Diver recounts 'terrifying' impact of climate change in Canada's Arctic

Changing polar bear behaviours and flowing rivers from melting ice are just some of the most noticeable impacts from climate change in Canada's Arctic.

Diving in the Canadian Arctic is not for the faint of heart -- divers need extensive experience to navigate the bone-chilling waters, towering icebergs and polar wildlife that roam the frozen lands.

Despite the daunting conditions, Canadian extreme divers and cinematographers Jill Heinerth and Mario Cyr embarked on a journey to explore the Nunavut’s Naujaat region, located in the Arctic Circle, to document how the region is being impacted by climate change.

"All winter long water now flows up from beneath the snow into Inuit communities such as Arctic Bay and Pond Inlet, and they hadn't seen that before. There are rivers now flowing through town in the middle of winter...and that is terrifying," explains Heinerth.

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Travelling across melting Arctic ice on a Ski-Doo. Credit: Jill Heinerth

Over 40 per cent of Canada's total landmass is in the Arctic and is home to hundreds of unique species including polar bears, narwhals, and walruses. The thousands of kilometres of ice blanketed with snow play a critical role in moderating the Earth's climate and storing millions of litres of fresh water, however, the Arctic is warming more than twice as fast as the rest of the planet.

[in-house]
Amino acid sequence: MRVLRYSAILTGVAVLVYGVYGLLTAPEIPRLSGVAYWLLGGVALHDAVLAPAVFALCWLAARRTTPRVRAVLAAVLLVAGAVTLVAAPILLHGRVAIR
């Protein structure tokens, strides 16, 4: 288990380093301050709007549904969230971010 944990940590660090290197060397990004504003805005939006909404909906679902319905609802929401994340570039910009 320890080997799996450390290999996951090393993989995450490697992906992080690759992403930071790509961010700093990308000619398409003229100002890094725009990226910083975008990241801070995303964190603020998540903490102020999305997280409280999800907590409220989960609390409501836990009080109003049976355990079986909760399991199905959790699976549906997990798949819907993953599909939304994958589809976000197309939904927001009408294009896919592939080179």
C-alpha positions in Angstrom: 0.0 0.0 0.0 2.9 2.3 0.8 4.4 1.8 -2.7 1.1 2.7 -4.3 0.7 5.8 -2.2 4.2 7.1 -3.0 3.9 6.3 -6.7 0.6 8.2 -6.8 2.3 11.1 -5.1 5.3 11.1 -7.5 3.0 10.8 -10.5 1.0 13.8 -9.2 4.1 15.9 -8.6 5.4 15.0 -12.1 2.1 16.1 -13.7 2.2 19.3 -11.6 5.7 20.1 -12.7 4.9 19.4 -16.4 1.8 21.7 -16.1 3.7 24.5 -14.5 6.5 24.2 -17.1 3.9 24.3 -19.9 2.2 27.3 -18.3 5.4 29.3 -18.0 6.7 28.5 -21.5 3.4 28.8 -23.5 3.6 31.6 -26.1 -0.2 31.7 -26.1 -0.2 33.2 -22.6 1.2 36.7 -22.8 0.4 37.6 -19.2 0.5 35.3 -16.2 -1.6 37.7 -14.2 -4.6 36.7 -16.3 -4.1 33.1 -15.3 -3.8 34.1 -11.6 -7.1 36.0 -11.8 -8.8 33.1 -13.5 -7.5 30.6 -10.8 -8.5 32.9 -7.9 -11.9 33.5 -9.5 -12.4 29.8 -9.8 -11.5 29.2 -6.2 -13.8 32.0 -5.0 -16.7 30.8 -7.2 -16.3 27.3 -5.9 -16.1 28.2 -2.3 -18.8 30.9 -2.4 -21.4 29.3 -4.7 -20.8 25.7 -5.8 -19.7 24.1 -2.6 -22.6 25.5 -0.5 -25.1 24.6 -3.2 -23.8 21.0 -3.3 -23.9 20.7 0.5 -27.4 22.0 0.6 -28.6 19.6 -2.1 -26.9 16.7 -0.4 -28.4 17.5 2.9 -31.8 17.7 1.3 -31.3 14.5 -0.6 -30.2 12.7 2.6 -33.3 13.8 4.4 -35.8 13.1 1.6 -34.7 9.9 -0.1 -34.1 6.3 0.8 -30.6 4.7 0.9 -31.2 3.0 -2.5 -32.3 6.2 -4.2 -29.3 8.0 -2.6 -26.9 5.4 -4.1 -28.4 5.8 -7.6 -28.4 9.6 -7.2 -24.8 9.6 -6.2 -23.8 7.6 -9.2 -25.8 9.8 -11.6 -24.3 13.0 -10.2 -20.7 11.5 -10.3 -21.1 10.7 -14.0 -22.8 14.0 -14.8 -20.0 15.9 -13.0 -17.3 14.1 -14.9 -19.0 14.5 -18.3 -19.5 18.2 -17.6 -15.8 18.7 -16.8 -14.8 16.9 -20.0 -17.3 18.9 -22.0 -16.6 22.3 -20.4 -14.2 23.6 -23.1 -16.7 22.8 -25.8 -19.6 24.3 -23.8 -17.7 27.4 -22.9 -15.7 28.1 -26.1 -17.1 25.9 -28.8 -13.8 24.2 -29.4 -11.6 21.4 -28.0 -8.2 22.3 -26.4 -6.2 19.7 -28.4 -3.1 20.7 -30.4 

Polar animals are responding to the changes in the physical environment and Heinerth says that imbalances in the food web are starkly apparent. "Since we have lost so much sea ice, polar bears these days are spending about seven weeks more in the water and on land than they used to even 25 years ago. While they used to hunt a seal around a breathing hole, they might be in the water hunting the seal," says Heinerth.

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"What happens in the Arctic drives the entire global climate and so seeing these changes happening so dramatically so quickly, I mean it supports the science that's out there, but it's terrifying to see it firsthand."


Arctic amplification is occurring because warming temperatures since the early 1900s have caused significant amounts of Arctic ice to melt. As snow and ice melt the albedo decreases, meaning that reflective white surfaces are replaced by a larger area of darker surfaces, such as the ocean and ground, which are less reflective.

This creates an albedo feedback relationship – a greater amount of darker area becomes exposed when ice melts, which results in a greater amount of heat from the Sun being absorbed. The newly exposed darker areas retain this heat and the increased heat causes snow and ice to melt, and the cycle repeats.

Models indicate that as more carbon dioxide is released into the atmosphere, this warming cycle will continue and the risk for drastic landscape changes and significant biodiversity loss are becoming more likely in the Arctic.

"Icebergs are really the engine of biodiversity, so they bring nutrients from the land into the ocean and as they melt they supply the very base of the food chain," explains Heinerth.